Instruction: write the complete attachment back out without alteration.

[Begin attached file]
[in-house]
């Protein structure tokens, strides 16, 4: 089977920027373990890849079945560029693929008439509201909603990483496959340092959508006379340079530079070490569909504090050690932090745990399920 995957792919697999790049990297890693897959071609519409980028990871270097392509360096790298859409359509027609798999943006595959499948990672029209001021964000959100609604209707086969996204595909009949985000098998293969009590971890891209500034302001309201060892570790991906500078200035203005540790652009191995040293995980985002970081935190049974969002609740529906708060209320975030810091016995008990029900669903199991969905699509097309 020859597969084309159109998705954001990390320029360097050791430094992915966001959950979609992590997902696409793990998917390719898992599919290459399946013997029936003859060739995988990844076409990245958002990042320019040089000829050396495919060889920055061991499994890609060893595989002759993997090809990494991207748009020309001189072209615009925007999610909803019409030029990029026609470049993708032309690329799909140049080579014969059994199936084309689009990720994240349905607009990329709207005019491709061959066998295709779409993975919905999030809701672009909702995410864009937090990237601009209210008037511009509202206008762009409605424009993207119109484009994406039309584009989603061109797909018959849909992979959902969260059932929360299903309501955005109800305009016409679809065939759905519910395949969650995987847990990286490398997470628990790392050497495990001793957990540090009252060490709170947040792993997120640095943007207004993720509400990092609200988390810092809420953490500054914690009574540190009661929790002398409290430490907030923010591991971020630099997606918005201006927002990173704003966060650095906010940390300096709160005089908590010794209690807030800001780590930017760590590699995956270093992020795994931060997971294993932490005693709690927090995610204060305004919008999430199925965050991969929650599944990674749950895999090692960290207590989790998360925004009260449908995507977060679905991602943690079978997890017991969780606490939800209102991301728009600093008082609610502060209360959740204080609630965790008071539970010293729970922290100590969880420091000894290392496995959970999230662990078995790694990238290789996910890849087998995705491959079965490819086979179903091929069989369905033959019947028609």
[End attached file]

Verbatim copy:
[in-house]
């Protein structure tokens, strides 16, 4: 089977920027373990890849079945560029693929008439509201909603990483496959340092959508006379340079530079070490569909504090050690932090745990399920 995957792919697999790049990297890693897959071609519409980028990871270097392509360096790298859409359509027609798999943006595959499948990672029209001021964000959100609604209707086969996204595909009949985000098998293969009590971890891209500034302001309201060892570790991906500078200035203005540790652009191995040293995980985002970081935190049974969002609740529906708060209320975030810091016995008990029900669903199991969905699509097309 020859597969084309159109998705954001990390320029360097050791430094992915966001959950979609992590997902696409793990998917390719898992599919290459399946013997029936003859060739995988990844076409990245958002990042320019040089000829050396495919060889920055061991499994890609060893595989002759993997090809990494991207748009020309001189072209615009925007999610909803019409030029990029026609470049993708032309690329799909140049080579014969059994199936084309689009990720994240349905607009990329709207005019491709061959066998295709779409993975919905999030809701672009909702995410864009937090990237601009209210008037511009509202206008762009409605424009993207119109484009994406039309584009989603061109797909018959849909992979959902969260059932929360299903309501955005109800305009016409679809065939759905519910395949969650995987847990990286490398997470628990790392050497495990001793957990540090009252060490709170947040792993997120640095943007207004993720509400990092609200988390810092809420953490500054914690009574540190009661929790002398409290430490907030923010591991971020630099997606918005201006927002990173704003966060650095906010940390300096709160005089908590010794209690807030800001780590930017760590590699995956270093992020795994931060997971294993932490005693709690927090995610204060305004919008999430199925965050991969929650599944990674749950895999090692960290207590989790998360925004009260449908995507977060679905991602943690079978997890017991969780606490939800209102991301728009600093008082609610502060209360959740204080609630965790008071539970010293729970922290100590969880420091000894290392496995959970999230662990078995790694990238290789996910890849087998995705491959079965490819086979179903091929069989369905033959019947028609």